Saudi official provides another version of Jamal Khashoggi death

As Saudi Arabia faced intensifying international skepticism over its story about the death of journalist Jamal Khashoggi, a senior government official laid out a new version of the death inside the Saudi consulate in Istanbul that in key respects contradicts previous explanations.

The latest account, provided by a Saudi official who requested anonymity, includes details on how the team of 15 Saudi nationals sent to confront Khashoggi on Oct. 2 had threatened him with being drugged and kidnapped and then killed him in a chokehold when he resisted.

A member of the team then dressed in Khashoggi’s clothes to make it appear as if he had left the consulate.

After denying any involvement in the disappearance of Khashoggi, 59, for two weeks, Saudi Arabia on Saturday morning said he had died in a fistfight at the consulate. An hour later, another Saudi official attributed the death to a chokehold, which the senior official reiterated.

Turkish officials suspect the body of Khashoggi, a Washington Post columnist and critic of powerful Crown Prince Mohammed bin Salman, was cut up but the Saudi official said it was rolled up in a rug and given to a “local cooperator” for disposal.

Asked about allegations that Khashoggi had been tortured and beheaded, he said preliminary results of the investigation did not suggest that.

The Saudi official presented what he said were Saudi internal intelligence documents which appeared to show the initiative to bring back dissidents as well as the specific one involving Khashoggi. He also showed testimony from those involved in what he described as the 15-man team’s cover-up, and the initial results of an internal probe. He did not provide proof to substantiate the findings of the investigation and the other evidence.

This narrative is the latest Saudi account that has changed multiple times. The authorities initially dismissed reports that Khashoggi had gone missing inside the consulate as false and said he had left the building soon after entering. When the media reported a few days later that he had been killed there, they called the accusations “baseless.”

Asked by Reuters why the government’s version of Khashoggi’s death kept changing, the official said the government initial account was based on “false information reported internally at the time.”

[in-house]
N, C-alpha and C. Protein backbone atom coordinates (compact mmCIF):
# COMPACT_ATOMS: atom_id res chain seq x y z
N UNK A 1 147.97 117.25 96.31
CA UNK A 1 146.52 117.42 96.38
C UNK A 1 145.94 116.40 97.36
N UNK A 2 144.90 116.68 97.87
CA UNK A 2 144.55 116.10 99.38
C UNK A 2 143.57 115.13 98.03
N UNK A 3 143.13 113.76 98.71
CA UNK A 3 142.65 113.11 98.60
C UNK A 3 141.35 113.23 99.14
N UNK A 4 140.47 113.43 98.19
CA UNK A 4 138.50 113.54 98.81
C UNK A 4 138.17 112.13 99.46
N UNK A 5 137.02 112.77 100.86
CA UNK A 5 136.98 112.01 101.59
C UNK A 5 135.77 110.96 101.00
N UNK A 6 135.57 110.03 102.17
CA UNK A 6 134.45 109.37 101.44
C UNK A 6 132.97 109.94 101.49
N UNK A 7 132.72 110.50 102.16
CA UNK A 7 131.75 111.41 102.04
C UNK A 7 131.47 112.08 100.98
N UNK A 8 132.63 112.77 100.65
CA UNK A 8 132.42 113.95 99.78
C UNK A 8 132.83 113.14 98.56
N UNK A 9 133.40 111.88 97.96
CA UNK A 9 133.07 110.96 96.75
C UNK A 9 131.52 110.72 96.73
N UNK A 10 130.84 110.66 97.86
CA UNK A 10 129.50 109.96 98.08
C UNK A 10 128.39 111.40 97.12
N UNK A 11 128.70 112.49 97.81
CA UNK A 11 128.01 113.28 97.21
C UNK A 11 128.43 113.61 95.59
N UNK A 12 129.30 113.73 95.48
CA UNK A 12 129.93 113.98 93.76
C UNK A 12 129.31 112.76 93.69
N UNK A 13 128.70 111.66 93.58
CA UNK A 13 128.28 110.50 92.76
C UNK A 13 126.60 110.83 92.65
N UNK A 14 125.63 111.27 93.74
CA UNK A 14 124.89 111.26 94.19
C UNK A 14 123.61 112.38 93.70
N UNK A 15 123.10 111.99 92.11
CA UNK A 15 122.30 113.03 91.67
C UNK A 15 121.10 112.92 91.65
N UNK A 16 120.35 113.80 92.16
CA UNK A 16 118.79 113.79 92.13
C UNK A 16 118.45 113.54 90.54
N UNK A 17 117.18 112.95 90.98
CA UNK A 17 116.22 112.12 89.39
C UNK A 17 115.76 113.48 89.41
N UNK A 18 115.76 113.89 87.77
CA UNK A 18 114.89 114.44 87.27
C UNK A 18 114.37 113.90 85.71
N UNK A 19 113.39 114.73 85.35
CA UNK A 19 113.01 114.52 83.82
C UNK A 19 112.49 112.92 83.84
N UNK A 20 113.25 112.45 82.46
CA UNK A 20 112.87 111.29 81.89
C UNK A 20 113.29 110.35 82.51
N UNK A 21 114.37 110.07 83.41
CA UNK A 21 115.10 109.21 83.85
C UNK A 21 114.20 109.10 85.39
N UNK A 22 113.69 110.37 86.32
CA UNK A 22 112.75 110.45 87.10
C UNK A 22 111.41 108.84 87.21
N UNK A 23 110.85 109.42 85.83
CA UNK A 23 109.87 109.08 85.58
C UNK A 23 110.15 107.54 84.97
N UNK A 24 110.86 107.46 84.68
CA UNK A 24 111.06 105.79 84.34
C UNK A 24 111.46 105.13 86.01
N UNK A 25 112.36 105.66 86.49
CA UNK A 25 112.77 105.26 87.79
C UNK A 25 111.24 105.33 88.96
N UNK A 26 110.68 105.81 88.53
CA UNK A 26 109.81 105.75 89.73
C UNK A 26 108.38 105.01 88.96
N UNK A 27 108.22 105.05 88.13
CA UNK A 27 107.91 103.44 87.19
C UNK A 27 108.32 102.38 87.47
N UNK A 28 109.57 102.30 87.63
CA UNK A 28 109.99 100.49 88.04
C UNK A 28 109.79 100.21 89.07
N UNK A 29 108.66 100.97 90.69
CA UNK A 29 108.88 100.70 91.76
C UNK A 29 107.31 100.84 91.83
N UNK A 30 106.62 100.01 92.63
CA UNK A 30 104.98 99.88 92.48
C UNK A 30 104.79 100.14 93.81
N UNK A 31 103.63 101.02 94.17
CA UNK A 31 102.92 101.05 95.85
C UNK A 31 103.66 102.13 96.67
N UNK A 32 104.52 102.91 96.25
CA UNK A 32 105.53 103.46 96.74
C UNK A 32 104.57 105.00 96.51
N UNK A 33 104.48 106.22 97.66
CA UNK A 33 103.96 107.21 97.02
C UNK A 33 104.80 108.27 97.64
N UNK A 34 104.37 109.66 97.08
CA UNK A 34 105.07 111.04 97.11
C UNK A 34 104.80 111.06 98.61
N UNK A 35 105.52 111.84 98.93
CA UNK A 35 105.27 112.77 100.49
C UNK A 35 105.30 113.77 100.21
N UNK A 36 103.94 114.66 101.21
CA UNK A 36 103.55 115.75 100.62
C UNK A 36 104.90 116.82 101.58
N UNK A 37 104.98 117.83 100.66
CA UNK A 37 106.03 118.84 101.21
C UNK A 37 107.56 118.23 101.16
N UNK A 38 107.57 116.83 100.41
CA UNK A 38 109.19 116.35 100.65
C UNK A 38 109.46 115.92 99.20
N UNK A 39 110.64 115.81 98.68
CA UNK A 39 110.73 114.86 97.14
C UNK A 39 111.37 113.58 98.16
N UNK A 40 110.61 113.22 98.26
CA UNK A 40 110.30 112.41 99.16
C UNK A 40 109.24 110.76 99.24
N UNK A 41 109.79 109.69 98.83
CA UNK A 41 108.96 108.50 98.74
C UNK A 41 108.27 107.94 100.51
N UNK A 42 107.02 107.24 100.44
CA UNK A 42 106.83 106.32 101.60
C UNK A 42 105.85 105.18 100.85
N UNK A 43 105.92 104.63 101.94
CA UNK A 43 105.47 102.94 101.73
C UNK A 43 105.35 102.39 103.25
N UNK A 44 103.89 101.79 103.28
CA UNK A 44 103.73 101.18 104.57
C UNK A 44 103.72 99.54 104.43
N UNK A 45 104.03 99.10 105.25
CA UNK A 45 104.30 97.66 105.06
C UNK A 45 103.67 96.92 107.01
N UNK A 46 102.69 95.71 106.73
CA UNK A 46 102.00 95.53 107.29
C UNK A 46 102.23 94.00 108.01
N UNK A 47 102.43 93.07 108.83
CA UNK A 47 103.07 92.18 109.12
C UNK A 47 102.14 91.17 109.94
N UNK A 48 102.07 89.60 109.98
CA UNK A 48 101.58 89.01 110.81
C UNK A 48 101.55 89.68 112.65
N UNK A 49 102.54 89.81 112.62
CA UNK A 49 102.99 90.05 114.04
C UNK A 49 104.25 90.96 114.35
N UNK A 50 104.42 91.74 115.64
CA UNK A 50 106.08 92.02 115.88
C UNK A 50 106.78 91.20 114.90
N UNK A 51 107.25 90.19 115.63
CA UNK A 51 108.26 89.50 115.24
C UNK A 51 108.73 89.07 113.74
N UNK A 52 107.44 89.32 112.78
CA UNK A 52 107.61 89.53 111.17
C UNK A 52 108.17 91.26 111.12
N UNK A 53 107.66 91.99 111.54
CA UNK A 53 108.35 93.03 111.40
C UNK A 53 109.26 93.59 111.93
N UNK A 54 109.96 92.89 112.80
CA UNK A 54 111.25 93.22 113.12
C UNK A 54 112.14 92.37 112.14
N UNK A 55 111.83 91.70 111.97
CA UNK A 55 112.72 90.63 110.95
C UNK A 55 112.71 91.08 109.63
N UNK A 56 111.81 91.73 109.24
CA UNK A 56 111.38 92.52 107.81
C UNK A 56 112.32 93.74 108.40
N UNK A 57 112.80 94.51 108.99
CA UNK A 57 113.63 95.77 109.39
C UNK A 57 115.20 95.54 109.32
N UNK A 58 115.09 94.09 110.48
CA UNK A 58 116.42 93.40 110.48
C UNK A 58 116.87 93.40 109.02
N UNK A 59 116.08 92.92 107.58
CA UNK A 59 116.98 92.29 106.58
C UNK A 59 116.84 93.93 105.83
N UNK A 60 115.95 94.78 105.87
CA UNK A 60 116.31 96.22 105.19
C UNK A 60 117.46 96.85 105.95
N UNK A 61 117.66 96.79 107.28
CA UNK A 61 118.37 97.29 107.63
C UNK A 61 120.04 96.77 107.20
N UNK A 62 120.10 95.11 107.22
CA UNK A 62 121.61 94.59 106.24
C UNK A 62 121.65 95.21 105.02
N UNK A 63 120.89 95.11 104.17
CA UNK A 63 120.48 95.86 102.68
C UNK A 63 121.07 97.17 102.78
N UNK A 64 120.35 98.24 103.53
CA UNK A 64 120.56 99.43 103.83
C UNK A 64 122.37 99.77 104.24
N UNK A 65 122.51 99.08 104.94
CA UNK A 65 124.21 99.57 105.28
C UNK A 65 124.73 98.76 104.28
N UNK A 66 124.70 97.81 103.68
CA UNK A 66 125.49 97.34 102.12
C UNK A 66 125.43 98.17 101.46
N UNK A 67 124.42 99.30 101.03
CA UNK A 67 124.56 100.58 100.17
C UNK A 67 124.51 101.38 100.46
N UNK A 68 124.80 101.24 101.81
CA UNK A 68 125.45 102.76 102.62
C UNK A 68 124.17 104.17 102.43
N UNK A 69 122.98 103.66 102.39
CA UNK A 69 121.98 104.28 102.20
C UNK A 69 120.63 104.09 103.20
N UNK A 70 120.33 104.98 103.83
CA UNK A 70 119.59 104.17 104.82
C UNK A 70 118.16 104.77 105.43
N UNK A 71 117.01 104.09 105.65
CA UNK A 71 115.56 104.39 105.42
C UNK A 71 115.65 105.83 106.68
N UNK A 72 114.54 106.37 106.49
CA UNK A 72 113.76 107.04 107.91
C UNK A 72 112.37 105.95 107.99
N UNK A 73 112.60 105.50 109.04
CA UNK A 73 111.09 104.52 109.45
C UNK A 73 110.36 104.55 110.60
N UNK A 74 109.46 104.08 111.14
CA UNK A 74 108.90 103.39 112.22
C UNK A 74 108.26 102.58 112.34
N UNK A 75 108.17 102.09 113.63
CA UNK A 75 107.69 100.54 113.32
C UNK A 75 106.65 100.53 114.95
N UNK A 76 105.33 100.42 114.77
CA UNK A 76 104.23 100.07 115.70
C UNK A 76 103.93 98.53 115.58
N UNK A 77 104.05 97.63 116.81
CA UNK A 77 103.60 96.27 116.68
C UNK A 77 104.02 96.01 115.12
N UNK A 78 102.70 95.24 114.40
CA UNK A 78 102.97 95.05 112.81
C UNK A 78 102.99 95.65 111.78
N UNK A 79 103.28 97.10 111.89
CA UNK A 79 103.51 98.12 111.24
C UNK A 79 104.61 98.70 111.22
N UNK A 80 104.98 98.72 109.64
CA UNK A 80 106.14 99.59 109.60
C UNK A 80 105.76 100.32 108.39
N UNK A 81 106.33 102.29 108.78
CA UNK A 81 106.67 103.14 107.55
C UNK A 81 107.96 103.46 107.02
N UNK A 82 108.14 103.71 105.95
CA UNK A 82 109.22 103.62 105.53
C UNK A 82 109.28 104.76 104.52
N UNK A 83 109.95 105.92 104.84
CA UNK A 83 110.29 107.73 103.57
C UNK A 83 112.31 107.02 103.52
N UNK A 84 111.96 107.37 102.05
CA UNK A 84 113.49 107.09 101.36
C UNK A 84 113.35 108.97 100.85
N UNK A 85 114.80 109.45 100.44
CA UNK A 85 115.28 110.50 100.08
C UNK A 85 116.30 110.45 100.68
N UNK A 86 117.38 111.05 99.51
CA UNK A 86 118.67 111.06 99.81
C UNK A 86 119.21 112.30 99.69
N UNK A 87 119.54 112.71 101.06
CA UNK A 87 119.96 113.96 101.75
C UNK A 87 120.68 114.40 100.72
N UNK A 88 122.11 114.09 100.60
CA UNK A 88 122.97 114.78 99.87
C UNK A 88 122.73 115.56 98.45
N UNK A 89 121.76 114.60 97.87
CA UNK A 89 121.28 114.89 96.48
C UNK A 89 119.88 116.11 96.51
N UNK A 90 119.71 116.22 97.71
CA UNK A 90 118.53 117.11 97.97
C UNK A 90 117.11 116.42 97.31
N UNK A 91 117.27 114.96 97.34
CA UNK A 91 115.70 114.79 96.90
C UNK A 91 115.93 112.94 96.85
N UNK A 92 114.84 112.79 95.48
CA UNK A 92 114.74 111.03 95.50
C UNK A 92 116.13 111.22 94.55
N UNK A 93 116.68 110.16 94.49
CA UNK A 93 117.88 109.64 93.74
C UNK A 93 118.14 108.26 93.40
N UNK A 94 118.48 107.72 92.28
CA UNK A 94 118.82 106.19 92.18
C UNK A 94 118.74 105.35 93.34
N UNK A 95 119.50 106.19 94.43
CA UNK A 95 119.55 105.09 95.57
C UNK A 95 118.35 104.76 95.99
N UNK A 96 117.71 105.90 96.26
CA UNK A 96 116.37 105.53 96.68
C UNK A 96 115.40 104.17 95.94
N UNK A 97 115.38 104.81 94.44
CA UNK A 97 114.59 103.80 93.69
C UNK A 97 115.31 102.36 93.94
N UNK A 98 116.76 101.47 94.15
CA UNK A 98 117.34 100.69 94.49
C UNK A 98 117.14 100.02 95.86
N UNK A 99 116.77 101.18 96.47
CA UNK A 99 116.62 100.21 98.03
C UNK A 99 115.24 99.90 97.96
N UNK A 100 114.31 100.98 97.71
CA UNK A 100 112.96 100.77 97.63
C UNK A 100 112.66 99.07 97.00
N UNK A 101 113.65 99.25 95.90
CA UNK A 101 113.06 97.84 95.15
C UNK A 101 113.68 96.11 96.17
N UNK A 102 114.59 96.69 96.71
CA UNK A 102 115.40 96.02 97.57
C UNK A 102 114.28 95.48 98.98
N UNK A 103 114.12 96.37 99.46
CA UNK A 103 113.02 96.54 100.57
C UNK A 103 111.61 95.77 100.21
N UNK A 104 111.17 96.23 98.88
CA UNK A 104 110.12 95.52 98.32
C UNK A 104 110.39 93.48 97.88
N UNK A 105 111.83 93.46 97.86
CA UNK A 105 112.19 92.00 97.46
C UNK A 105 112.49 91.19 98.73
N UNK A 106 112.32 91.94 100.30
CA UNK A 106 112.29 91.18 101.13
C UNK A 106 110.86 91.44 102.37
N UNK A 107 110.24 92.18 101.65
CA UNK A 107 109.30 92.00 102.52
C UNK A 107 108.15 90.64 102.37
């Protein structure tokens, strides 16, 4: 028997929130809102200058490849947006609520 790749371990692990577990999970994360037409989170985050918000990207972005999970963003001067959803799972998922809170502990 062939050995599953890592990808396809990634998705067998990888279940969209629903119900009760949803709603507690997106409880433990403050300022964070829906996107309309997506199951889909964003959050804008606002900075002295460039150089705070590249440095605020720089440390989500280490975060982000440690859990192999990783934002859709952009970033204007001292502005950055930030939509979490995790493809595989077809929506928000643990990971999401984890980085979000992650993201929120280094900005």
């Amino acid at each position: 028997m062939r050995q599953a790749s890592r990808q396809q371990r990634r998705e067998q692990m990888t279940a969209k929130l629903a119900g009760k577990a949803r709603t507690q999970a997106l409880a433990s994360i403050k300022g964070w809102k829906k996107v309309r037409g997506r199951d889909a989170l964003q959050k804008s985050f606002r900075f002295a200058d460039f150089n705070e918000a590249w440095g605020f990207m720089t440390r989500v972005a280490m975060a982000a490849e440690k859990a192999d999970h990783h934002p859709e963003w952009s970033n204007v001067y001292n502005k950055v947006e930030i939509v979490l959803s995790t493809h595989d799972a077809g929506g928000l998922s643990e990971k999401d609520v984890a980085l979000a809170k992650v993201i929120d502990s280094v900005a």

“Once it became clear these initial mission reports were false, it launched an internal investigation and refrained from further public comment,” the official said, adding that the investigation is continuing.

Turkish sources say the authorities have an audio recording purportedly documenting Khashoggi’s murder inside the consulate but have not released it.

Riyadh dispatched a high-level delegation to Istanbul on Tuesday and ordered an internal investigation but U.S. President Donald Trump said on Saturday he is not satisfied with Saudi Arabia’s handling of Khashoggi’s death and said questions remain unanswered.

Germany and France on Saturday called Saudi Arabia’s explanation of how Khashoggi died incomplete.

According to the latest version of the death, the government wanted to convince Khashoggi, who moved to Washington a year ago fearing reprisals for his views, to return to the kingdom as part of a campaign to prevent Saudi dissidents from being recruited by the country’s enemies, the official said.

To that end, the official said, the deputy head of the General Intelligence Presidency, Ahmed al-Asiri, put together a 15-member team from the intelligence and security forces to go to Istanbul, meet Khashoggi at the consulate and try to convince him to return to Saudi Arabia.

“There is a standing order to negotiate the return of dissidents peacefully; which gives them the authority to act without going back to the leadership” the official said.

“Asiri is the one who formed the team and asked for an employee who worked with (Saud) al-Qahtani and who knew Jamal from the time they both worked at the embassy in London,” he said.

The official said Qahtani had signed off on one of his employees conducting the negotiations.

Comments are closed.